The region near Whittier serves as a favorite kayak destination, due to the intimate waterways of the narrow passage. The crew will brief us on the use of kayaks and we can be put out of the yacht at various points on the cruise. The DREAMCATCHER then sails into the Sound along shore sides of rainforest and wonderlands of tundra pools and vegetation reminiscent of a Japanese garden. Giant vertical cliffs pour water down their rock faces into streams and ponds. Overnight on The DREAM CATCHER.[d]
Mornings aboard The DREAM CATCHER are pretty casual with an open breakfast served from 8-10 a.m. Enjoy a variety of warm fresh breads, muffins, rolls, fruits, cereals, various warm egg dishes, juices, coffee and tea are all available. Remember, there are only a few hours of darkness. The morning’s sail through the Knight Island and Dangerous Passages towards Icy Bay often encounters orca and humpback whales. By midday we expect to be in the Nassau Fjord of Icy Bay. We’ll begin to encounter little icebergs as we approach the calving face of Chenega glacier. The massive 200 square mile Sergeant Ice field feeds Chenega. The glacier is a 200-foot high wall that topples giant blue chunks into the sea. This tidewater calving is one of the awesome spectacles available near Alaska’s great glaciers, and our experienced crew and small boat gives us a specially close view. Meals and overnight on The DREAM CATCHER.[b-l-d]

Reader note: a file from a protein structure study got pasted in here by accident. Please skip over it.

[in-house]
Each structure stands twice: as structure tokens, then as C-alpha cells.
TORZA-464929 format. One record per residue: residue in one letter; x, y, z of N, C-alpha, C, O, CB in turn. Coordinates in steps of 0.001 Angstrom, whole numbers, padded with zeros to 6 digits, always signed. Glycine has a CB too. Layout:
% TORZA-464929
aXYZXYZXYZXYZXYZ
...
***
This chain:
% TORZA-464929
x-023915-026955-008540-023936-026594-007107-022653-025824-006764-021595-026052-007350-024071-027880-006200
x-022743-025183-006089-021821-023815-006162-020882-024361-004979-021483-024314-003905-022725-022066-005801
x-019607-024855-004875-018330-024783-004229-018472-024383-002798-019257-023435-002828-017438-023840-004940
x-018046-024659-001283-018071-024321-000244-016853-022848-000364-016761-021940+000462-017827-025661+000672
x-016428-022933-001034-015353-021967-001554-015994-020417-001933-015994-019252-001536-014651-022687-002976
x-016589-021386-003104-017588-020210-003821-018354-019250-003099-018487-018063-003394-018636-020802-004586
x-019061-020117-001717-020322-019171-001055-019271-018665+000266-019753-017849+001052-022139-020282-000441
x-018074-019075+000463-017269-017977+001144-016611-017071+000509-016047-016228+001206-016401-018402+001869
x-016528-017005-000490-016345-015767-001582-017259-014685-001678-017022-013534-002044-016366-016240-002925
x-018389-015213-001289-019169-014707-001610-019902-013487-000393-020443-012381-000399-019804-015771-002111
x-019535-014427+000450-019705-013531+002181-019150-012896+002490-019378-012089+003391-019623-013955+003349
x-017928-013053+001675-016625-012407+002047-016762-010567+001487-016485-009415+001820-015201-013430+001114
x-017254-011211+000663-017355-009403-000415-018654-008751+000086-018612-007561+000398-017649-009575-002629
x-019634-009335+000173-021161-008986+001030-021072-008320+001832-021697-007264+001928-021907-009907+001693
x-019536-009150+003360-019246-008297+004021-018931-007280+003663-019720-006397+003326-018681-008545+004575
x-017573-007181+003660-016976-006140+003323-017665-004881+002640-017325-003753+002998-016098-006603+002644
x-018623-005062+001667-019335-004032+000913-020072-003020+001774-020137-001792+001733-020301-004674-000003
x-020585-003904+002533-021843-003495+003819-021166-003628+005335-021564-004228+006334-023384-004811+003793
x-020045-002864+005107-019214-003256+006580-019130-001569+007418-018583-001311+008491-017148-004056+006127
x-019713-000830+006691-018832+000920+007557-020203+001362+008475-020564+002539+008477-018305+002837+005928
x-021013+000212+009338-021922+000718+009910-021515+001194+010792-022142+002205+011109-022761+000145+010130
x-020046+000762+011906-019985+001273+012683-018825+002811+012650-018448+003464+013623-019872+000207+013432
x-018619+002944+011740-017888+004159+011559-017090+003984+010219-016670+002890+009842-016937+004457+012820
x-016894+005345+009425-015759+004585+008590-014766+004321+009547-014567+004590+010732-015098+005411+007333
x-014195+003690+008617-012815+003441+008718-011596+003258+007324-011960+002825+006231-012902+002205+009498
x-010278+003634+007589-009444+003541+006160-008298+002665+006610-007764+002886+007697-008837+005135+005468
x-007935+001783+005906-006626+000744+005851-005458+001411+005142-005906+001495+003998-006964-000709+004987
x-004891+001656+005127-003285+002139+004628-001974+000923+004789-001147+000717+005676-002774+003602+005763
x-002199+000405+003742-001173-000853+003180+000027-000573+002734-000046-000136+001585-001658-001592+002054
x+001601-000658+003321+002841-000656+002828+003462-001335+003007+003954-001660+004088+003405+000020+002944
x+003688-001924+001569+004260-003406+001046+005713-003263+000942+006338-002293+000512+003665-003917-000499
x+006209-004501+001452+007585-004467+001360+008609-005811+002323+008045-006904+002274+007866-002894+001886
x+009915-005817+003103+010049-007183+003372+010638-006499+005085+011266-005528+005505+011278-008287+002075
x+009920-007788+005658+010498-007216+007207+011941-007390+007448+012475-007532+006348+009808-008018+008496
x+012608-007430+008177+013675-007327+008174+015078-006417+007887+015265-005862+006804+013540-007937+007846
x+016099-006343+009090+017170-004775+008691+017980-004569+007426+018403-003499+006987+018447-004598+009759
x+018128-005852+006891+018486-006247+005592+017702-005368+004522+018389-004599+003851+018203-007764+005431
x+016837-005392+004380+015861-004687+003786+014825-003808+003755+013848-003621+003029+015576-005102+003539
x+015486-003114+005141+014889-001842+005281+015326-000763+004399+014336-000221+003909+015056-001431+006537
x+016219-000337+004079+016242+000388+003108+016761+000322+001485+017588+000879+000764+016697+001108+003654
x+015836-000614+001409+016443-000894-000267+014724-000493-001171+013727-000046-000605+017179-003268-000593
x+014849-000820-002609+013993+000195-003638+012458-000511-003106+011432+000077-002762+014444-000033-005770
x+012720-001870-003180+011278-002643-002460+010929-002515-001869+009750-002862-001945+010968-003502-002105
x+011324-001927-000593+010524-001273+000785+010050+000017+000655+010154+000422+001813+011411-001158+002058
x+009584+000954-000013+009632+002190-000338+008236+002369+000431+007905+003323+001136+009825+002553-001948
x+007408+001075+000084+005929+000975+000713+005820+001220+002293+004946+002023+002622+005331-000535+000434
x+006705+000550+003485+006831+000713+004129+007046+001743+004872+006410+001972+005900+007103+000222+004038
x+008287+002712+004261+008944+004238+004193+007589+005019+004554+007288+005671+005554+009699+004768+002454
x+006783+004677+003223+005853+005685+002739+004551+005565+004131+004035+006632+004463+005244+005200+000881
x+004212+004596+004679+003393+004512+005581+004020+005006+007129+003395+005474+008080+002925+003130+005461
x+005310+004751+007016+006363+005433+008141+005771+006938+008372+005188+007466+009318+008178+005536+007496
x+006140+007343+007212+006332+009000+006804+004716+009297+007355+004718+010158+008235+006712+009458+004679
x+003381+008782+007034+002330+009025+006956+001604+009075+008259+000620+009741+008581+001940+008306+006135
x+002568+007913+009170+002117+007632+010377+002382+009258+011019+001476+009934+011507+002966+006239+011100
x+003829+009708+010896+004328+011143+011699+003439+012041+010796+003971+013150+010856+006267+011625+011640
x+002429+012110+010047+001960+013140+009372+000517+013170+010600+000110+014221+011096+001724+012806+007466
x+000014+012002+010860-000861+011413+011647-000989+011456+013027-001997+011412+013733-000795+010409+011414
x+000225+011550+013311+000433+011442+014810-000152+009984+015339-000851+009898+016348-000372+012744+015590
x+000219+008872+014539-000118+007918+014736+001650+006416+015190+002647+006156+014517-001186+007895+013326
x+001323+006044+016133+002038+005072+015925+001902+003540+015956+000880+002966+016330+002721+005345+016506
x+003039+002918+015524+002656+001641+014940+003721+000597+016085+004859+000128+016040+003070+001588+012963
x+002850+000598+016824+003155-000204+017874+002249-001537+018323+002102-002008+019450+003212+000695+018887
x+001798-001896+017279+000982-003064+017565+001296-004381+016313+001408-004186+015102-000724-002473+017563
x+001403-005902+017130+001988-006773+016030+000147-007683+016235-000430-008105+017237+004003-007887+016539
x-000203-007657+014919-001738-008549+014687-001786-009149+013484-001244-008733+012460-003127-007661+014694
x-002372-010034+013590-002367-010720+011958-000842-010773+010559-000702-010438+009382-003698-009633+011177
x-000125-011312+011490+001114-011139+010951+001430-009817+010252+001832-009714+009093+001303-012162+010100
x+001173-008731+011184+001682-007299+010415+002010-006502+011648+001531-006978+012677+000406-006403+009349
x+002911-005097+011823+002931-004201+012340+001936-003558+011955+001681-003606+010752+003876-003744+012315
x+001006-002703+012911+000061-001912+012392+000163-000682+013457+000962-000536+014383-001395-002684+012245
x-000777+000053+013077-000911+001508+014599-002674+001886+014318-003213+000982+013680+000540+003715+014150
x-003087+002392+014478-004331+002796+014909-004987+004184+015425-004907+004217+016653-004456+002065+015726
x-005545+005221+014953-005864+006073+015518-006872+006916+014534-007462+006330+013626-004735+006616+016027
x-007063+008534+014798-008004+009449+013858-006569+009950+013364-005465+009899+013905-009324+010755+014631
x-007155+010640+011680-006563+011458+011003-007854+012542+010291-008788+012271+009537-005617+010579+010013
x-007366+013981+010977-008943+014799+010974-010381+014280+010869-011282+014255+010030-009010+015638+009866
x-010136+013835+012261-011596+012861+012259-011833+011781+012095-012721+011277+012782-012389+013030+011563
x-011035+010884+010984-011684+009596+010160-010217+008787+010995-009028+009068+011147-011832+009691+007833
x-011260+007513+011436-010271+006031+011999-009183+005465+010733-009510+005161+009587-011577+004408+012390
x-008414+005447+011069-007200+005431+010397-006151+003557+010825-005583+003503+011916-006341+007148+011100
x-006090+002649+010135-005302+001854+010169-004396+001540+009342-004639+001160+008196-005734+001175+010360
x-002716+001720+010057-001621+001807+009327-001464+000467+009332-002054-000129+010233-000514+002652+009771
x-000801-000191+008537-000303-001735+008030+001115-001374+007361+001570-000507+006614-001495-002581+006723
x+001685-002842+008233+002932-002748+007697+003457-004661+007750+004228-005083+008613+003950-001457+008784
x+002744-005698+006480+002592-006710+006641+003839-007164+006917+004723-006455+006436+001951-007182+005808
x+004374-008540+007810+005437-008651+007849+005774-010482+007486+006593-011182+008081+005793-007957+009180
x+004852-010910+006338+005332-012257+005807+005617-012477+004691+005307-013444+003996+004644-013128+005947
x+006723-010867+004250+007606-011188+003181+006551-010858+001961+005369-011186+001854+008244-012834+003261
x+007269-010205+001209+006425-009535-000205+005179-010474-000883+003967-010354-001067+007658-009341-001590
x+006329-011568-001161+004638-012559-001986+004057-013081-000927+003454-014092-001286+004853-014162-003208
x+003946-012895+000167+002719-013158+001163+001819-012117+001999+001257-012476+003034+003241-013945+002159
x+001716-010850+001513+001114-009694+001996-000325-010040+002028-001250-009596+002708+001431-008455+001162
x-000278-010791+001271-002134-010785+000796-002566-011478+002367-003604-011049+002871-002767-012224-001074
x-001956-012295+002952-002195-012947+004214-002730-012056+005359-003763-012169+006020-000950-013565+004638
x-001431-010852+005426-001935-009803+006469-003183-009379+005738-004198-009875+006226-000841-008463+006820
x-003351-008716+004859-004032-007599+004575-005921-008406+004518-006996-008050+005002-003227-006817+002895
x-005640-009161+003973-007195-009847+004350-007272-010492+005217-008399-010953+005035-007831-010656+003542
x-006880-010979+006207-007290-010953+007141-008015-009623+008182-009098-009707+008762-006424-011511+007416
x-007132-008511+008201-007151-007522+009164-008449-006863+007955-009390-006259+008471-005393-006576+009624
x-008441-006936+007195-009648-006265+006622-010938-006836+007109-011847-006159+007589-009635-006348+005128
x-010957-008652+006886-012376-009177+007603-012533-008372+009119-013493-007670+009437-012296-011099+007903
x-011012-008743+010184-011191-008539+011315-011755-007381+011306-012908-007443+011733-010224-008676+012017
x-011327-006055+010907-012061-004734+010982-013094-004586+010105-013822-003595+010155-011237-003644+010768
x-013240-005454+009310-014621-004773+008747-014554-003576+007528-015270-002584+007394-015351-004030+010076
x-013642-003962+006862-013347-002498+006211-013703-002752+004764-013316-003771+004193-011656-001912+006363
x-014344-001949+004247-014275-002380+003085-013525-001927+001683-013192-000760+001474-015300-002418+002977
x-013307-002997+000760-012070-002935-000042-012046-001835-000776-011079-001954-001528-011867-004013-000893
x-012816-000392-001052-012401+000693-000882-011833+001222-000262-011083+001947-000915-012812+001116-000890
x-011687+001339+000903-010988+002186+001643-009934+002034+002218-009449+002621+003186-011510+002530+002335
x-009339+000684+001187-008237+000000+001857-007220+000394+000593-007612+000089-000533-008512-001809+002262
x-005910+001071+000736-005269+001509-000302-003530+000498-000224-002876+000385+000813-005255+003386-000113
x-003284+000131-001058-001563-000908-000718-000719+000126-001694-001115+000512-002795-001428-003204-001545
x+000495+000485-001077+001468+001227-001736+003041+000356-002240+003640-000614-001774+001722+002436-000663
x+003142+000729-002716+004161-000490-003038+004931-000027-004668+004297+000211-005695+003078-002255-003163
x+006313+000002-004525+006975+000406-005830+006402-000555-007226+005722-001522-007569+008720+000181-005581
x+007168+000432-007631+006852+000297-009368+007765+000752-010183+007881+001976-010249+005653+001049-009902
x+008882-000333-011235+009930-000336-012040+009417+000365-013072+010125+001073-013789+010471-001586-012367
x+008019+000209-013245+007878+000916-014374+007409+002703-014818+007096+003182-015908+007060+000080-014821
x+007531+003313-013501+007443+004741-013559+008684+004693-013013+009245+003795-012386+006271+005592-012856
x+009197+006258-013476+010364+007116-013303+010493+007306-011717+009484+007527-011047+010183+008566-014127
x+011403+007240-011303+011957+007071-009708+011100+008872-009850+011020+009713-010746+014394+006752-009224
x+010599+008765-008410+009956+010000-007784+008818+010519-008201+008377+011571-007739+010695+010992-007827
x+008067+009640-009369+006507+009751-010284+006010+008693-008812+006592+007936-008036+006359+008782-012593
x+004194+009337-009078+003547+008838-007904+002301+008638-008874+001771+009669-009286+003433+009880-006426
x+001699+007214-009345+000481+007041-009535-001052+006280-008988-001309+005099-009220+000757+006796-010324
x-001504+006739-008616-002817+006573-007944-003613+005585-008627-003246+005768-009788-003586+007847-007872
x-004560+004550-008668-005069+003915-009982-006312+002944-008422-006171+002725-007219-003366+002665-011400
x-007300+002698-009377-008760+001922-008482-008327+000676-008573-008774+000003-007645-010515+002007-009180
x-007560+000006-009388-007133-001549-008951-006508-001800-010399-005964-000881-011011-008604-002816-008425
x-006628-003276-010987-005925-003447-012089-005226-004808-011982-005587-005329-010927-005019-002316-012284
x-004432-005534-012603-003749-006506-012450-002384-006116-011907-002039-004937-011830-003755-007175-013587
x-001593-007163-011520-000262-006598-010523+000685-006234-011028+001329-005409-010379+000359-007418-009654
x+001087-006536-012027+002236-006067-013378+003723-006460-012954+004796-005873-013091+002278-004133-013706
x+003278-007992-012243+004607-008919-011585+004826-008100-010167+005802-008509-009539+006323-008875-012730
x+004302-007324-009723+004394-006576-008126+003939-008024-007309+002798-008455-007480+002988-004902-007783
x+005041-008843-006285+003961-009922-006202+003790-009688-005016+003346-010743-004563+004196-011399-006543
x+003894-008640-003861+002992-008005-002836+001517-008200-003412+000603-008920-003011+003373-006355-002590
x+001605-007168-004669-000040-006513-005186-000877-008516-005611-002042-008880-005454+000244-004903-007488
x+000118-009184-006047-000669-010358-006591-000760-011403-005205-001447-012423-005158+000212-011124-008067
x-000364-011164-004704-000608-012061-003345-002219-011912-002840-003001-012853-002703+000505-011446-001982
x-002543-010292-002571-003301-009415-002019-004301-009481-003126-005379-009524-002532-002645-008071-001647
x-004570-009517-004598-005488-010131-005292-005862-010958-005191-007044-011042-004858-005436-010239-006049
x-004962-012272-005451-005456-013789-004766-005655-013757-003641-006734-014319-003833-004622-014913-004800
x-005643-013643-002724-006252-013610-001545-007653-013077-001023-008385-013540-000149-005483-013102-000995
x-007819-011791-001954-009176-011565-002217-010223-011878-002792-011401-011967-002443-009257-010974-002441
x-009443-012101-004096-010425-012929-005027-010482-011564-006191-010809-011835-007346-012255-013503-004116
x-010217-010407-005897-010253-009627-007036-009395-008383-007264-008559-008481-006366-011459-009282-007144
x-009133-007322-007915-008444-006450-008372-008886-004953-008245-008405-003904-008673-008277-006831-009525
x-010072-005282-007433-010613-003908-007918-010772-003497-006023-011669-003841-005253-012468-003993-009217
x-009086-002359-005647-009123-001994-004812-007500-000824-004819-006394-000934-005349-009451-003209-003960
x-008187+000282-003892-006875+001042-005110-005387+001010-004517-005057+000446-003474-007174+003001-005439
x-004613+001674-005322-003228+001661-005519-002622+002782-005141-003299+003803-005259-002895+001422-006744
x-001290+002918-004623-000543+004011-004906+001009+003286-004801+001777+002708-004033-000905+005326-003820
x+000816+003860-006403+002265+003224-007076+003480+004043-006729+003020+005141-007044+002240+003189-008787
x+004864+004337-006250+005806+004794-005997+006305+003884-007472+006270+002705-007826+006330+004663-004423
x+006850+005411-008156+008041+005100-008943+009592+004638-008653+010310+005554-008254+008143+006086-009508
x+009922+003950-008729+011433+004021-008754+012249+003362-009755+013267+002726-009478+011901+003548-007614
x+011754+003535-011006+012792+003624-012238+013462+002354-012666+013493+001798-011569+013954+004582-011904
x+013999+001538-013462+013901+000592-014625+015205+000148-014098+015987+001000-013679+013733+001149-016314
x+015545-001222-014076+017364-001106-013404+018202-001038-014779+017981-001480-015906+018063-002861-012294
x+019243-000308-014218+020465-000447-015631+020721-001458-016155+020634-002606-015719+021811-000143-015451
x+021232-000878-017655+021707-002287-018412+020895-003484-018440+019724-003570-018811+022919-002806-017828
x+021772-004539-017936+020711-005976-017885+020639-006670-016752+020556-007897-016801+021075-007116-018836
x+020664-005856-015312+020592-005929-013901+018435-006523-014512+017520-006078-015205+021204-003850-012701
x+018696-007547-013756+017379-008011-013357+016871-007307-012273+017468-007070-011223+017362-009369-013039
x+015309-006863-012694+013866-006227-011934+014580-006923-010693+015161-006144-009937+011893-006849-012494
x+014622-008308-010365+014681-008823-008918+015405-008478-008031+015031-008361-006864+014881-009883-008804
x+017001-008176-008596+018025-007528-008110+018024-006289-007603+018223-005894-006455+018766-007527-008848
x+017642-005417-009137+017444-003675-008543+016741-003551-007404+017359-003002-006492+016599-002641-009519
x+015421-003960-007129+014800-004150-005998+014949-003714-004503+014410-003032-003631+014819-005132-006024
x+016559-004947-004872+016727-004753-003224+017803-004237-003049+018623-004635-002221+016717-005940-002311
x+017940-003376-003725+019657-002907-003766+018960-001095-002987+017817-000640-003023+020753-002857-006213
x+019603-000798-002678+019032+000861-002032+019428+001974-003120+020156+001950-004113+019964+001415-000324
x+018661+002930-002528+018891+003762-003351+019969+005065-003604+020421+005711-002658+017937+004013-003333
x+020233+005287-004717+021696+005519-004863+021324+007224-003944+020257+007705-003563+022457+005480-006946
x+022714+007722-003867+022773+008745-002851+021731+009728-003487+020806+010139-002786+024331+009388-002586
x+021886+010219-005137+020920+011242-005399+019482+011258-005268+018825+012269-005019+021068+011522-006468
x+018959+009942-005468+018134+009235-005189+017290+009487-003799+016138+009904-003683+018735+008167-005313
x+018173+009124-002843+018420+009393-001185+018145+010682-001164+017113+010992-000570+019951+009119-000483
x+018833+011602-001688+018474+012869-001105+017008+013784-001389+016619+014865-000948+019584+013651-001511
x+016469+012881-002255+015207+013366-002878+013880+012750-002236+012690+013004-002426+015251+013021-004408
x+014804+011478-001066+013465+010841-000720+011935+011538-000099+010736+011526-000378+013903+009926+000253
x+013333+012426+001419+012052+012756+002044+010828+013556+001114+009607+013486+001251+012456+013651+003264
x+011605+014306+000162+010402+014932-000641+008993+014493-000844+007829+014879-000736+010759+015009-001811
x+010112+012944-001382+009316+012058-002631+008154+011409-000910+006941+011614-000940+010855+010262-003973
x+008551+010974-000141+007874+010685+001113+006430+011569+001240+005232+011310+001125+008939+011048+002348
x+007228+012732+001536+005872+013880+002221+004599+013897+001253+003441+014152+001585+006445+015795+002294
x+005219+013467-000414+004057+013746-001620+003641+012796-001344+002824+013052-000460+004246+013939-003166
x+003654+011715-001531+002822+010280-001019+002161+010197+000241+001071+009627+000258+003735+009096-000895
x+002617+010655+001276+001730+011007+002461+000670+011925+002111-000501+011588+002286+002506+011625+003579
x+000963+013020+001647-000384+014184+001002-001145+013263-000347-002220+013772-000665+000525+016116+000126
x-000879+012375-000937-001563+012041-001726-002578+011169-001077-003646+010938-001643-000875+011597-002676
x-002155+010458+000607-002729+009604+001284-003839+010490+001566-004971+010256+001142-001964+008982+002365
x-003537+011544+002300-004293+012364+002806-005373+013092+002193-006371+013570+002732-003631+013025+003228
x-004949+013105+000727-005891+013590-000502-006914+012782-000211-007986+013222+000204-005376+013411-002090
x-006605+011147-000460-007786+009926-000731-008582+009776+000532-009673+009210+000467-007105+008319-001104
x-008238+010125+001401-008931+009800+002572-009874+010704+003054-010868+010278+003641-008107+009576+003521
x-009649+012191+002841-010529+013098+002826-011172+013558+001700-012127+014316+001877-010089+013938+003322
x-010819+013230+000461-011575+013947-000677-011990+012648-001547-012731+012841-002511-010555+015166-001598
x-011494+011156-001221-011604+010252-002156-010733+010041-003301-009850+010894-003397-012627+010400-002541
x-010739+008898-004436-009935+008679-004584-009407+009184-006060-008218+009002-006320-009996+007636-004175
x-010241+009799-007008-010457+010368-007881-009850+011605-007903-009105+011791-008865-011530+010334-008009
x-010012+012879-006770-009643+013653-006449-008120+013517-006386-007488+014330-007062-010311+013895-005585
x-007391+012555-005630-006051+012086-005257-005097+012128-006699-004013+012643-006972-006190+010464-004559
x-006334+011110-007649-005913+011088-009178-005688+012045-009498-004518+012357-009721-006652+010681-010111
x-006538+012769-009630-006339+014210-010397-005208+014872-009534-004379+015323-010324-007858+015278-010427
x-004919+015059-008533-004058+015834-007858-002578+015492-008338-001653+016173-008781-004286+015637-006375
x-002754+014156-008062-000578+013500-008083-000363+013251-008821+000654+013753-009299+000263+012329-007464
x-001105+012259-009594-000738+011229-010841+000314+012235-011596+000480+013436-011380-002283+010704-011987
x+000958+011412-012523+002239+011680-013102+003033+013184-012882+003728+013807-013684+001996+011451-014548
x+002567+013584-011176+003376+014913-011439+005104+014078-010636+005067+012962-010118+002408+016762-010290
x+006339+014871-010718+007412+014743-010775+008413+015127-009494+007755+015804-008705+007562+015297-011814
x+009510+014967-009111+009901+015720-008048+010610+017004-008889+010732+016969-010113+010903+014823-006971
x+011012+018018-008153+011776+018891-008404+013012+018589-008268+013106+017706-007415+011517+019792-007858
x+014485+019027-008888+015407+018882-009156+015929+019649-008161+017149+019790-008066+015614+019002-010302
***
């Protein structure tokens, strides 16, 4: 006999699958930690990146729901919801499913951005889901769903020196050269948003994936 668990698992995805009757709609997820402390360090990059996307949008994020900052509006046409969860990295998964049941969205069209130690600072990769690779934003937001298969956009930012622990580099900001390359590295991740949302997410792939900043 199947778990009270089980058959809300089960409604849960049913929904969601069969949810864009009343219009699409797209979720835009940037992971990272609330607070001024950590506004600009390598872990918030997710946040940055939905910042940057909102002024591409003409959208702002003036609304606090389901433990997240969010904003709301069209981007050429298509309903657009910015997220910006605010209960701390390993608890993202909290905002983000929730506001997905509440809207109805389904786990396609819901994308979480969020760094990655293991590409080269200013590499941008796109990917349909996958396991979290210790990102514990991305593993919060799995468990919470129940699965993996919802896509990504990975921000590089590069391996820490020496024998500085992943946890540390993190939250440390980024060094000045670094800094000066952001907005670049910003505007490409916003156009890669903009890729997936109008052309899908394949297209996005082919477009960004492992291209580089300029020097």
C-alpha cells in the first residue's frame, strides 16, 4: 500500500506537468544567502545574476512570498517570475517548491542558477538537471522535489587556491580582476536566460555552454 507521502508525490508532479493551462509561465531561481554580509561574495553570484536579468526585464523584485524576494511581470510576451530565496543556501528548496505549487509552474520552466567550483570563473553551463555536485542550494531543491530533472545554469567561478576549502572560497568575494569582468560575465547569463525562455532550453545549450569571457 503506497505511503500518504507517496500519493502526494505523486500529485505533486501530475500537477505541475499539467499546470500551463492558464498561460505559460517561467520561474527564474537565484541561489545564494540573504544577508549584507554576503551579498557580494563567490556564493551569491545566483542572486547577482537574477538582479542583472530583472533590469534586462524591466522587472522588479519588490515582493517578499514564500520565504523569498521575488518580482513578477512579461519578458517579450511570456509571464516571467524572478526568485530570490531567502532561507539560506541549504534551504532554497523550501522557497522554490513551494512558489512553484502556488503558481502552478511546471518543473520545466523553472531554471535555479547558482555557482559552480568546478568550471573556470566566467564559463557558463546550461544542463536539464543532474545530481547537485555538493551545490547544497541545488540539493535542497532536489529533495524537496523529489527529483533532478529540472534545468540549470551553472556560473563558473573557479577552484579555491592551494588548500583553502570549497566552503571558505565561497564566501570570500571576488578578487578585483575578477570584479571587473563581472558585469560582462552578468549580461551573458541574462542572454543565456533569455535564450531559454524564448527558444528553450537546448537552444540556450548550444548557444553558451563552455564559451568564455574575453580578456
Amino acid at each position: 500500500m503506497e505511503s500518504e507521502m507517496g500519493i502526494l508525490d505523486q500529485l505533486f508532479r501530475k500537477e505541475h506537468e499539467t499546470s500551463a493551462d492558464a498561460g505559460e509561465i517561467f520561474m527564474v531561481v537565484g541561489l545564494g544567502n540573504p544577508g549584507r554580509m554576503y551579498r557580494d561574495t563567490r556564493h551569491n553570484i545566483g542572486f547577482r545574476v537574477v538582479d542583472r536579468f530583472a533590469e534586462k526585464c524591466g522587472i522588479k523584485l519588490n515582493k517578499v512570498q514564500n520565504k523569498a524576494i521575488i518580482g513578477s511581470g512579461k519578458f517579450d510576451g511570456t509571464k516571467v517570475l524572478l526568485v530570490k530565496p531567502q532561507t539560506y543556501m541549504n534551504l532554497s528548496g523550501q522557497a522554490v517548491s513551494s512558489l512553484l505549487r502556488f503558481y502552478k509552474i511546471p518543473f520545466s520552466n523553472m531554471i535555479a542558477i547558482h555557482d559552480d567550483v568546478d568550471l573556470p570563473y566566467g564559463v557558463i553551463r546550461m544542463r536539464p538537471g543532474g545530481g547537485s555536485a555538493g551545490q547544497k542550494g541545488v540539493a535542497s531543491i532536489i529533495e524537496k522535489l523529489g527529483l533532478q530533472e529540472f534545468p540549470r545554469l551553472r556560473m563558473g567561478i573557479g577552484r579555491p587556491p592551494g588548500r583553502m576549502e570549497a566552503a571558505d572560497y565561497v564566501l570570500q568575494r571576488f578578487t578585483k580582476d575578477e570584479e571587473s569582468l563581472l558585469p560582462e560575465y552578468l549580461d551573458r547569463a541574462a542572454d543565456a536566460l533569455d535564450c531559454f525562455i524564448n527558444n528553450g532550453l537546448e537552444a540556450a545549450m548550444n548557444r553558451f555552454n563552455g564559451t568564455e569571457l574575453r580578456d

Cruising northwest through more "sea pastures" fertile with whale watching opportunities we should encounter the noisy and raucous Steller Sea Lion colonies. These entertaining creatures put on quite a display, with graceful water acrobatics while roaring and bellowing. A longer hike is perfect for today as the trail leads through the world's northern most temperate rain forest, rich with ferns, mosses, towering spruce, hemlocks and cedars. At the end of the hike is a 300-foot waterfall near the yacht rendez-vous. As we settle in for dinner The DREAMCATCHER motors on towards some of the greatest glaciers left on earth! Meals and overnight on The DREAM CATCHER.